Dad was a grown man during most of the Depression. He regularly quit school to help support his family. It took him eight years to graduate from high school - at age 22. He had a chance to go to college, free. He turned it down because he still had to help his parents support their growing family.

My parents both served in the military during World War II: Dad in the Army in Europe, Mom in the Navy in Washington, DC. Dad was part of the 9th Artillery Regiment that distinguished itself as part of Patton's Third Army. Mom decrypted Japanese Naval code for three years.

My mother took me to church at the local Baptist church until she began working when I was 12. After that, I usually went with my grandmother who lived next door. I went to the same school, Tioga High School, for twelve years, from first grade through graduation. I learned to hunt, fish, raise a garden, and lend a helping hand, at an early age. I also learned other things as well - to care for and defend those younger, less fortunate, or significantly older than myself. I learned that there's no shame in being poor, only in ACTING poor. I also learned that there was a massive difference between being poor financially and being poor emotionally or spiritually.

After graduation from high school, I entered the military, three months before my 18th birthday. At 19, I married a wonderful young woman I met in Denver. By the time I turned 21, I was a father. The Air Force in its infinite wisdom sent me to Panama, Vietnam, Germany and England. On my own, I used those assignments to learn how others lived. I also took advantage of the military's educational opportunities. Today at age 58, I'm retired and disabled. There's not much of my life that I'm ashamed of, and I don't "blame" anyone for my physical problems. I'm not a "victim" - my physical disabilities were "earned" doing what had to be done in the easiest, fastest, best way possible. Sometimes military service and circumstances leaves you little choice other than to do whatever it takes to survive, or to die.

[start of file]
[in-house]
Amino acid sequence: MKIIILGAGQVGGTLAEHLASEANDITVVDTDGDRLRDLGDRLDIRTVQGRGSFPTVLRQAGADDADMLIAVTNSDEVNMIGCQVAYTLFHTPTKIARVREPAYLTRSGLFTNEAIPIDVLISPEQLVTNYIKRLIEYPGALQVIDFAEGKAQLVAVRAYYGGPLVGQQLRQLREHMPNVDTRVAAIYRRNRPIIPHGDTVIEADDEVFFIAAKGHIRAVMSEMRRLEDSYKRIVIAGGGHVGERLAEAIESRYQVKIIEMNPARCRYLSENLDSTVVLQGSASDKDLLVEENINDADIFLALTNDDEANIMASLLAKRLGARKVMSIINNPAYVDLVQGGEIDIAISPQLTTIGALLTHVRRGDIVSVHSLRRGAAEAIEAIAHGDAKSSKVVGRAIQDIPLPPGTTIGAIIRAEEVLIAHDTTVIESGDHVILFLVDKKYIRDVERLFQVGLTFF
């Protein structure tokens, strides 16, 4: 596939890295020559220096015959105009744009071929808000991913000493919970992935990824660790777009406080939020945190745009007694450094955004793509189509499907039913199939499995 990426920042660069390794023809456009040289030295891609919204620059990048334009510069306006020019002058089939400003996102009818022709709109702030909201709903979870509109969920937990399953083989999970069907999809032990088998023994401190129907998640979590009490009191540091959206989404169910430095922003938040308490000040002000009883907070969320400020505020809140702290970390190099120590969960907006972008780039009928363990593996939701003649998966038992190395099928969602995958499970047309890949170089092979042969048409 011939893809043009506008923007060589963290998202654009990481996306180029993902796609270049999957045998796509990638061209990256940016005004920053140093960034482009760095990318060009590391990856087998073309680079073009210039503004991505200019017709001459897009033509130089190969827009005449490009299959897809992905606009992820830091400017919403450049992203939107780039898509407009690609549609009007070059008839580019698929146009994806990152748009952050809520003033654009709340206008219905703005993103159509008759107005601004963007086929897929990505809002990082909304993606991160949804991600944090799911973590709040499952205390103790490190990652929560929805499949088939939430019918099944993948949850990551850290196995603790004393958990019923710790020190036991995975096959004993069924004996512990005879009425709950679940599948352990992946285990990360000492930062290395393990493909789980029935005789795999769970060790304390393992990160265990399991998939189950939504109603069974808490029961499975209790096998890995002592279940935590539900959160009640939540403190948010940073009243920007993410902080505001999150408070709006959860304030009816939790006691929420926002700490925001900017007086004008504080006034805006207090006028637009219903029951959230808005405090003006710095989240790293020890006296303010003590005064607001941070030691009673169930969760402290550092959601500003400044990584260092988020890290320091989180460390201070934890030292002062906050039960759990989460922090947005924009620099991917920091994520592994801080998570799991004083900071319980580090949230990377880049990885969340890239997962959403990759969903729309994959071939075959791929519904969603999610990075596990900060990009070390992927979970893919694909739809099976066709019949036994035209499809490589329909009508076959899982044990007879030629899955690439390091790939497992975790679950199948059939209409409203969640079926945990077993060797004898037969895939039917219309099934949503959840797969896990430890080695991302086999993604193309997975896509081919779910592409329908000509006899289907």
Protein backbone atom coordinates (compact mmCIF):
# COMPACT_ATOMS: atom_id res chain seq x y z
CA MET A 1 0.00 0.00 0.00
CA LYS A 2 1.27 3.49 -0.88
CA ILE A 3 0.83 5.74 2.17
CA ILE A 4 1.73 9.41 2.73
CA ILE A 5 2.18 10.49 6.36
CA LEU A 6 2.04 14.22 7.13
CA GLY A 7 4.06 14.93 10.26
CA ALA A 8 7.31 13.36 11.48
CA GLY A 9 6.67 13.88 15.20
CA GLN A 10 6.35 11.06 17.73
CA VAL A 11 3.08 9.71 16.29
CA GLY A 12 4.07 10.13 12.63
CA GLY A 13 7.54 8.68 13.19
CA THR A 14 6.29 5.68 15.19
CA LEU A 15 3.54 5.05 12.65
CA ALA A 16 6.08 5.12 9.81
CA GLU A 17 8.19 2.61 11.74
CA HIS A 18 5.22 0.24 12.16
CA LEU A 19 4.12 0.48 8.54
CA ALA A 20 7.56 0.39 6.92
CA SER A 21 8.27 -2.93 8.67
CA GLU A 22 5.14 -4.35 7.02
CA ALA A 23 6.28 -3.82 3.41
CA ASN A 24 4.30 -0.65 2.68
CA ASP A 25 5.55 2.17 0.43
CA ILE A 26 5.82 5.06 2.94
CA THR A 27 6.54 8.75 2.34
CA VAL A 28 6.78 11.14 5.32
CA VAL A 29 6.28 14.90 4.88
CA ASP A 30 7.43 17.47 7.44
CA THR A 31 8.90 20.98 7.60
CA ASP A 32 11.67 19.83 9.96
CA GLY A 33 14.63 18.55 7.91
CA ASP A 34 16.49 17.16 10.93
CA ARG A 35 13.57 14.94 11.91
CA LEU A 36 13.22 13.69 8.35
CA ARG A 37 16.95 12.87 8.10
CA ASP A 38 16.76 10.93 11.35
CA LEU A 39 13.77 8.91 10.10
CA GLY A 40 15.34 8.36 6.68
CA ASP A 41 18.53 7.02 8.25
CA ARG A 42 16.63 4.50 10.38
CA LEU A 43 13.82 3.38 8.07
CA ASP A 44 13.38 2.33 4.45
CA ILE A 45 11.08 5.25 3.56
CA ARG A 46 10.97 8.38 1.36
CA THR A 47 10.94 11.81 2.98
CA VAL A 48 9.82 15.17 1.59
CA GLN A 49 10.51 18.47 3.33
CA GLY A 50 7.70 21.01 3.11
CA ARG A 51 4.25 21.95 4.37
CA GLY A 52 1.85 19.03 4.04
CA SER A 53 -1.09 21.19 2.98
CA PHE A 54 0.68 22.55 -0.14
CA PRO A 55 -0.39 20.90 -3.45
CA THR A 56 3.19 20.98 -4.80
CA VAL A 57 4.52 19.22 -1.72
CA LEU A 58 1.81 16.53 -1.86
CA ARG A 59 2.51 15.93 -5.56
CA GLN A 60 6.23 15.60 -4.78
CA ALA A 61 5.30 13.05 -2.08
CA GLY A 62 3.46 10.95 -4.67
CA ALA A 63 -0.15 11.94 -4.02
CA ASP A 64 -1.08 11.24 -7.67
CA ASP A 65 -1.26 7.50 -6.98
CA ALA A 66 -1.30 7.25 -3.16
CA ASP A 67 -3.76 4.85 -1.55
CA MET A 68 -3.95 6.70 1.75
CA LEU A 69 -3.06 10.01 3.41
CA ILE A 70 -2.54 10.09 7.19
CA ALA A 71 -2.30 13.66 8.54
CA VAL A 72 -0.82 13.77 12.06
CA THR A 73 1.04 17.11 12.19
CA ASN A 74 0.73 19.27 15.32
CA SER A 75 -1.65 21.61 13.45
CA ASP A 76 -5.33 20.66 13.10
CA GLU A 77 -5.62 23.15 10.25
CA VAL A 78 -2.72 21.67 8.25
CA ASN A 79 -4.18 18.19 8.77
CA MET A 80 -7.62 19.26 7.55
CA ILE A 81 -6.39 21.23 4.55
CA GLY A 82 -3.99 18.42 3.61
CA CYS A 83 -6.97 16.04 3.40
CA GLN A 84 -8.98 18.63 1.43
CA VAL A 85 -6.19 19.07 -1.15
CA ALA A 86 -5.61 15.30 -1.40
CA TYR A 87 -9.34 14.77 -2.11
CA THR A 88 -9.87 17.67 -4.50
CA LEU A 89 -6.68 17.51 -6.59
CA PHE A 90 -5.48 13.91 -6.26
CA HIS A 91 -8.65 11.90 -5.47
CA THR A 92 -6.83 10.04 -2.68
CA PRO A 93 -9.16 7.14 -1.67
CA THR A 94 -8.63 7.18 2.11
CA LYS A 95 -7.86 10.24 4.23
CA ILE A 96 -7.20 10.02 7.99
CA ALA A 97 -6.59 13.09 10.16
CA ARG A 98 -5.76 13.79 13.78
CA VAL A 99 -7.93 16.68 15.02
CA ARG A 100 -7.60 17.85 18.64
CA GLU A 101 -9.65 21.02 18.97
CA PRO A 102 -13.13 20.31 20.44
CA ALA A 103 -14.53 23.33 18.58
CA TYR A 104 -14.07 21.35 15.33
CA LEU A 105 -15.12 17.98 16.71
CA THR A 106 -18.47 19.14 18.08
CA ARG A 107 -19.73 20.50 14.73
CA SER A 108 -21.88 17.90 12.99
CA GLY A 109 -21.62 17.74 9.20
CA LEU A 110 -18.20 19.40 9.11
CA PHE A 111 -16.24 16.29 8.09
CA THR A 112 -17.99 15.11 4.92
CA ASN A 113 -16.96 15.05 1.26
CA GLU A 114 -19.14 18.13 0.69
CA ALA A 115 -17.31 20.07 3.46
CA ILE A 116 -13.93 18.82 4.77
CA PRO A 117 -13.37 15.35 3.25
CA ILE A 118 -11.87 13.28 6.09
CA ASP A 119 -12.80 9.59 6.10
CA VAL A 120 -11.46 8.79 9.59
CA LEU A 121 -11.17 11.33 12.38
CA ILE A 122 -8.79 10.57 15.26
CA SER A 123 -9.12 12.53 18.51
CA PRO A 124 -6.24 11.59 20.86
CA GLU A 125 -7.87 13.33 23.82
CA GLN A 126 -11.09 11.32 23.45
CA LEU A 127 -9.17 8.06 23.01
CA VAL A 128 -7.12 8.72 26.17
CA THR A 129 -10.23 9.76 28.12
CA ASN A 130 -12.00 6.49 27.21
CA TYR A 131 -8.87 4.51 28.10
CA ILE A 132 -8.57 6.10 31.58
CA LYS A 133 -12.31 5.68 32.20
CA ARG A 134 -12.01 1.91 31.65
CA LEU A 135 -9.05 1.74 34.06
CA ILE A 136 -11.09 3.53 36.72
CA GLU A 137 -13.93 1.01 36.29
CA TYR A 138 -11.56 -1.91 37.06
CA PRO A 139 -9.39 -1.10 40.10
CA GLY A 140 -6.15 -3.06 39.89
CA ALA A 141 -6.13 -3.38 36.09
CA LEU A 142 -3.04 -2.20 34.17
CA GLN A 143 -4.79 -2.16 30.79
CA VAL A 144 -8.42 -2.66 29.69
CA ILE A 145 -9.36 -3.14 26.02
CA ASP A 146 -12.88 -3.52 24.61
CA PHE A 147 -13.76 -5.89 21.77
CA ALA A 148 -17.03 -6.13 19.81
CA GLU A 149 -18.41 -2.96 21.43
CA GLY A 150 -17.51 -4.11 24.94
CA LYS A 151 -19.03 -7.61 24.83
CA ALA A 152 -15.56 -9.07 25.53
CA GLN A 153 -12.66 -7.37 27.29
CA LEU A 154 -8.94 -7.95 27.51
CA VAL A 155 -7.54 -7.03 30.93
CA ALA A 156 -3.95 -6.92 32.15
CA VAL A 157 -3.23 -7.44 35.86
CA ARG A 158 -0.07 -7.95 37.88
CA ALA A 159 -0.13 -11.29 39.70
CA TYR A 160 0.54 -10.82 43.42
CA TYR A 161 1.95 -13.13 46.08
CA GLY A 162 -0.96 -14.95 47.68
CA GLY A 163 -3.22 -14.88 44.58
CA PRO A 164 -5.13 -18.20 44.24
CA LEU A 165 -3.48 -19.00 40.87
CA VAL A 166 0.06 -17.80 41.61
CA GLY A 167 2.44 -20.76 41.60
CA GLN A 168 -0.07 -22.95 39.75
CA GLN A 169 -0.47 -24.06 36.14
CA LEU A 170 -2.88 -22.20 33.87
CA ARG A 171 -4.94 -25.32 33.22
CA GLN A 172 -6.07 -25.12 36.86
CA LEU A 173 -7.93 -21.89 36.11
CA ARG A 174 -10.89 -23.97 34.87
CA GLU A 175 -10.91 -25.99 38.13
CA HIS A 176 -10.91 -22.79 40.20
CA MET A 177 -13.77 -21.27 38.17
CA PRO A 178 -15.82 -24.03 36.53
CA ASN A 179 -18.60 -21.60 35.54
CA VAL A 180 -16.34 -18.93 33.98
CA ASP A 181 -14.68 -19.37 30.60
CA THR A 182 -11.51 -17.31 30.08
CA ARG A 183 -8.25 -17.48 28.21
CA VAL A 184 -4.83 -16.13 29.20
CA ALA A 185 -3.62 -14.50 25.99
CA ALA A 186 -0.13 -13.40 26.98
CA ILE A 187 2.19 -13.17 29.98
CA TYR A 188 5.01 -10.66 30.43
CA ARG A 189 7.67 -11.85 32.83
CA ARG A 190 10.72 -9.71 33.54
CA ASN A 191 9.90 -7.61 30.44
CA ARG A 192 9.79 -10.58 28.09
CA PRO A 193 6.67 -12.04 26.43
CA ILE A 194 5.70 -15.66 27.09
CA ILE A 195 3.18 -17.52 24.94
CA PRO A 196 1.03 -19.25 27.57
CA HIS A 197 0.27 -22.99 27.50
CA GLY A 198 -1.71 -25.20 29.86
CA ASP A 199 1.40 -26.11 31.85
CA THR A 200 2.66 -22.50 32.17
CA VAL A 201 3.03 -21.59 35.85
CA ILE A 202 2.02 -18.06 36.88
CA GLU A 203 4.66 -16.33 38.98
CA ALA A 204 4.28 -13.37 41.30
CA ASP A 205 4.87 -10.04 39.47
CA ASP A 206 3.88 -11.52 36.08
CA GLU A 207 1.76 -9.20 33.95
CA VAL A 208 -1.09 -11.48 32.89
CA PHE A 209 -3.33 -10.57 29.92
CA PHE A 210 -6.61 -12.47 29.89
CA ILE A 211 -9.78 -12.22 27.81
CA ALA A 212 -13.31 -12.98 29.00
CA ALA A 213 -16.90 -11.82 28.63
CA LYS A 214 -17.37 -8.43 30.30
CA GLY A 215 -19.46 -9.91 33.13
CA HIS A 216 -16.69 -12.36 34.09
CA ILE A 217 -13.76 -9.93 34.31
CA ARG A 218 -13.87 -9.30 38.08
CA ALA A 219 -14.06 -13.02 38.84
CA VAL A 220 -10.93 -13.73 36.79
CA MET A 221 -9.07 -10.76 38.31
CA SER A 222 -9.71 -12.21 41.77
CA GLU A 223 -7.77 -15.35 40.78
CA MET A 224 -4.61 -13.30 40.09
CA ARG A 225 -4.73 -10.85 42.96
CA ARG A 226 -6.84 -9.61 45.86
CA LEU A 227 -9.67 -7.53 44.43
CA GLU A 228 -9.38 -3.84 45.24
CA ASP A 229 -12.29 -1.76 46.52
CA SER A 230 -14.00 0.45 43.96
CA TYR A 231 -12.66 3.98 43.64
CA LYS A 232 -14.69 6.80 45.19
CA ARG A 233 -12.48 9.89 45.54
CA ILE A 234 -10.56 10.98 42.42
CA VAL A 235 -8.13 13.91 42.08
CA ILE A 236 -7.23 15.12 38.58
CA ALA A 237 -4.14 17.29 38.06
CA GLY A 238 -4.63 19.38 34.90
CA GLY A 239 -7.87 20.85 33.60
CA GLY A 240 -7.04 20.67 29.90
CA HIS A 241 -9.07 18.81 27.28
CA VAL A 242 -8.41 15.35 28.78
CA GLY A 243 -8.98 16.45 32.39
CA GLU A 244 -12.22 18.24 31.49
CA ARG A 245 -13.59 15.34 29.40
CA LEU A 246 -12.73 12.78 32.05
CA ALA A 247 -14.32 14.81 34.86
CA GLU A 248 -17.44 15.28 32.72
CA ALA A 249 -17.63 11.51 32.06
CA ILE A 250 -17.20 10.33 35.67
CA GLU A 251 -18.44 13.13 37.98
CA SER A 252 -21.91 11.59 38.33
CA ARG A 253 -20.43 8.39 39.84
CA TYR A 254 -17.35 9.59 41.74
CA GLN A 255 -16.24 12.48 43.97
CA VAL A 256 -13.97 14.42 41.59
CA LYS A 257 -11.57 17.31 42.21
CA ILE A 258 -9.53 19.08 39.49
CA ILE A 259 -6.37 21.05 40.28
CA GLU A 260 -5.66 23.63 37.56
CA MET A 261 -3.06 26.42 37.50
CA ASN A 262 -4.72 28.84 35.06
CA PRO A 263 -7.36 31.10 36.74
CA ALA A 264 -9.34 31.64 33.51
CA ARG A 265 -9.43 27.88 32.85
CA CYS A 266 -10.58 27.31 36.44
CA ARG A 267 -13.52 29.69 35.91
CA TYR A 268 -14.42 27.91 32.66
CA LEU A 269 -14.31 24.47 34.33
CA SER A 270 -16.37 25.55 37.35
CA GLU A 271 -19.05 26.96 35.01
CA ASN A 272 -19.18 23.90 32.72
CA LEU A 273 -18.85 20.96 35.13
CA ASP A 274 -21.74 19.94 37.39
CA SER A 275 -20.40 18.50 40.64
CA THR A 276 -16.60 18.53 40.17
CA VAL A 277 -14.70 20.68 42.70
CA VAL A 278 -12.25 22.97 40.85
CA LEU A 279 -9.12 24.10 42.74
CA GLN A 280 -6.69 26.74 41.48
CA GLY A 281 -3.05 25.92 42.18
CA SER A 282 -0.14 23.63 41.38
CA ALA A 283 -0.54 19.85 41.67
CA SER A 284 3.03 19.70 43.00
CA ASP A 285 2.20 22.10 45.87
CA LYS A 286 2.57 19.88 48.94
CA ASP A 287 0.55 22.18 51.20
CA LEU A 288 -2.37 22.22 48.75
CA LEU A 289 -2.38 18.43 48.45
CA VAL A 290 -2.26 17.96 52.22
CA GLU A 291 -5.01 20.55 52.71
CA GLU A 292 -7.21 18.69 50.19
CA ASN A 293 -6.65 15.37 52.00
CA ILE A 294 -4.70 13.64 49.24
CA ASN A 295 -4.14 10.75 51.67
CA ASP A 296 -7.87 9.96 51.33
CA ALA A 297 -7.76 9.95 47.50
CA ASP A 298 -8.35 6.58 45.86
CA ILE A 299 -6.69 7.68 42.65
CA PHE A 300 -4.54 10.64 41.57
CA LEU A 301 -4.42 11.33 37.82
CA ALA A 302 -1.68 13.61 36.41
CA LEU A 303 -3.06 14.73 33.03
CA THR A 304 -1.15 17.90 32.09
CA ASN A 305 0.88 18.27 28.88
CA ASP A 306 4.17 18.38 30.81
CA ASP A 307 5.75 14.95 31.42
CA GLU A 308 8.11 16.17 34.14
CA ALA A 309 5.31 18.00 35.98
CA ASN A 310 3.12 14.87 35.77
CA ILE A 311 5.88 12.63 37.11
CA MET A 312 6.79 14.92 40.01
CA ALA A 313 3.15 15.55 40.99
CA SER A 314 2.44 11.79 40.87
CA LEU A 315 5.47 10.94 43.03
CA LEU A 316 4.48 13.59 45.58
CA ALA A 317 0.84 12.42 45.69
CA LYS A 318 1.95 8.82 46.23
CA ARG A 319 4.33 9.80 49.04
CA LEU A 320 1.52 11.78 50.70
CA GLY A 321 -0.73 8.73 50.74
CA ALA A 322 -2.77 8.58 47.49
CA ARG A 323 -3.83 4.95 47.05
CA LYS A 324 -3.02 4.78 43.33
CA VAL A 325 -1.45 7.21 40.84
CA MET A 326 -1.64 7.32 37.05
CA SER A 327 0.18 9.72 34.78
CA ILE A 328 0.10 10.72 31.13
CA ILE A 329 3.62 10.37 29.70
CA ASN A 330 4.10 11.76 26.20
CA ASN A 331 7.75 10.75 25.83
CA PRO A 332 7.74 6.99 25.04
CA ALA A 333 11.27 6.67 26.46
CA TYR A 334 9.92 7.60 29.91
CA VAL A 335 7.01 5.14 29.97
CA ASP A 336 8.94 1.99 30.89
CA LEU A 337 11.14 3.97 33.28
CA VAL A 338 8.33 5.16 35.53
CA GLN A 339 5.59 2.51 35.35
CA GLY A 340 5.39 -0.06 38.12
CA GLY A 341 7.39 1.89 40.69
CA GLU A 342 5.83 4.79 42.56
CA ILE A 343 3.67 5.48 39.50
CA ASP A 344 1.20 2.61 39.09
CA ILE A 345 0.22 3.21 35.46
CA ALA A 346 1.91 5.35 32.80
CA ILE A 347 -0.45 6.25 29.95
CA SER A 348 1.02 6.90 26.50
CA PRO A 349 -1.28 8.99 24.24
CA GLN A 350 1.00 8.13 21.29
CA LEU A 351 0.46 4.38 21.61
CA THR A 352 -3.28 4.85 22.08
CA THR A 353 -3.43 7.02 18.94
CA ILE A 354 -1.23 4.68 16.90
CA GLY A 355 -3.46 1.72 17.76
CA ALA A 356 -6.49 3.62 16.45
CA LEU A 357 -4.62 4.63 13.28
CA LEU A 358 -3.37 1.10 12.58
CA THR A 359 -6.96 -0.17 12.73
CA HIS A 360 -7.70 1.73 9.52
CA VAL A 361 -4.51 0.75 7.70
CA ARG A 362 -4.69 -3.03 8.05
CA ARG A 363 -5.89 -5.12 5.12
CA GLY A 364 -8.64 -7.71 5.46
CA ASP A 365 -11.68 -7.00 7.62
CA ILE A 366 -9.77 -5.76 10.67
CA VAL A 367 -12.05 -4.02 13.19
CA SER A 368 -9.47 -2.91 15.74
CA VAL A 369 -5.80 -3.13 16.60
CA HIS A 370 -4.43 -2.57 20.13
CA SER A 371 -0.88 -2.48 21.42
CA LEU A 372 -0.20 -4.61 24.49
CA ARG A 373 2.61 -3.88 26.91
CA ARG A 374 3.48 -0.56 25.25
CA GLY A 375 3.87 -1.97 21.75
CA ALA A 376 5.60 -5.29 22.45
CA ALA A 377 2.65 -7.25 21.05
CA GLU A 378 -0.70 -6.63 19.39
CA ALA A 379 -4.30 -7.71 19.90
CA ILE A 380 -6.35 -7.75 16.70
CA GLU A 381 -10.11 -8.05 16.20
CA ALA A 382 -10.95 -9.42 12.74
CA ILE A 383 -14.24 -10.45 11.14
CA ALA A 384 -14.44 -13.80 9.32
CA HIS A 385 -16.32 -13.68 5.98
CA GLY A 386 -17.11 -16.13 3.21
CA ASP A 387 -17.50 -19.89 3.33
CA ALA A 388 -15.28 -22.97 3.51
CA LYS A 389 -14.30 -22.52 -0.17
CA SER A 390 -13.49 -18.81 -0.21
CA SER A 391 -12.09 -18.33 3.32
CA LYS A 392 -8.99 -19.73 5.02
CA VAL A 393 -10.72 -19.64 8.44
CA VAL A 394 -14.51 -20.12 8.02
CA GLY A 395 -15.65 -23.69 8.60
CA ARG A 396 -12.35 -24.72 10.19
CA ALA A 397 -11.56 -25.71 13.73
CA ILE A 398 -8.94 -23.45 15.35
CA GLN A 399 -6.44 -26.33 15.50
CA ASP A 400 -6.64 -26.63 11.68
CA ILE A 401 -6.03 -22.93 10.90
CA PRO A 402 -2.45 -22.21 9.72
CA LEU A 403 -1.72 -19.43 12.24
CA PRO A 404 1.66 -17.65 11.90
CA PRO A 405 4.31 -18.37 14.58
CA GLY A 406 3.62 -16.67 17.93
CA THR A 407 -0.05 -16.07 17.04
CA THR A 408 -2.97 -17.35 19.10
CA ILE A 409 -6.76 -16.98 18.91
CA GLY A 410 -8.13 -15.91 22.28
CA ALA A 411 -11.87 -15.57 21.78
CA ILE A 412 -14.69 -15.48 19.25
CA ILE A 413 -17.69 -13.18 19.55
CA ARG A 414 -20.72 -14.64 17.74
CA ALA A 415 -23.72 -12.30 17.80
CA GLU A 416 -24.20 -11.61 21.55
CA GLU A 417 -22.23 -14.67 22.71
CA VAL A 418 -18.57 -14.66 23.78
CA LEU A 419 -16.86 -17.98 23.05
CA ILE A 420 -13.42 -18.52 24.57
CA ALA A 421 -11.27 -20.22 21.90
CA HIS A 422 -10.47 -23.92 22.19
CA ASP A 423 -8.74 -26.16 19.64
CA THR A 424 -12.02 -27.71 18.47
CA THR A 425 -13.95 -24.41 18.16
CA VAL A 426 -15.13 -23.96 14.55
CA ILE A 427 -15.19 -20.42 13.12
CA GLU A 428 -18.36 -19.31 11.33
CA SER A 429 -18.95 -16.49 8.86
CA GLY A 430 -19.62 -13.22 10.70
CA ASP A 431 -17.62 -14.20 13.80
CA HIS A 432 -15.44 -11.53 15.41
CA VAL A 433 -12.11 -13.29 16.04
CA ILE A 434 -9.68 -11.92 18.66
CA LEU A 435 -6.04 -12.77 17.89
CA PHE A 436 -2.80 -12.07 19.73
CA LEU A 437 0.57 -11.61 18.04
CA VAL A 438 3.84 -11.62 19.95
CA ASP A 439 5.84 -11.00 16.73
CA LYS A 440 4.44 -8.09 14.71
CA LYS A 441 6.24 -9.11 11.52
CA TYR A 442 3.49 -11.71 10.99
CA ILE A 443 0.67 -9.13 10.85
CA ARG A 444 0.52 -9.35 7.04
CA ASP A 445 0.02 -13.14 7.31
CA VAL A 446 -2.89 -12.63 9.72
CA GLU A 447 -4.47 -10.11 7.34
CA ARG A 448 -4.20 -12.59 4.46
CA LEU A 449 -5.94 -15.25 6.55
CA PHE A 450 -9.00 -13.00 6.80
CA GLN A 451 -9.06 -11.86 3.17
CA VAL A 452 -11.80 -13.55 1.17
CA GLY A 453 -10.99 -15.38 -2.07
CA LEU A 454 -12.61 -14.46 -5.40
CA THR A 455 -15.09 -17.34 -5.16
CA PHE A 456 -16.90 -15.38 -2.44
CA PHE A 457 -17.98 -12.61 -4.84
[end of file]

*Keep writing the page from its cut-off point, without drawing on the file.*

I'm proud of my life, and I'm proud of my family. I have great pride in my family's accomplishments, and forgiveness for their failures. In the end, each of them did their small part to make life better for their children than it had been for them. Along the way, many of them made life better for everyone, not just family. That's what being an "American" means - people working to make life better for themselves and their families, and thus for every citizen of our nation. It also means doing whatever it takes to help save lives, help rescue people and things, and help protect others from harm - the very things firemen and police officers lost their lives doing on 9/11. It means sacrifice when sacrifice is called for, and fighting to the last breath or bullet when there's no other option. It means standing tall when the flag passes, both in pride and humility for the deaths of those who kept that flag and the nation it represents alive and prosperous. It means passing on to our children that sense of duty, devotion, honor and humility that ties us all together, and to the generations before us.

It doesn't mean shame, it doesn't mean victimhood, and it doesn't mean defeat. Anyone who believes that's what it means to be an American doesn't have a clue.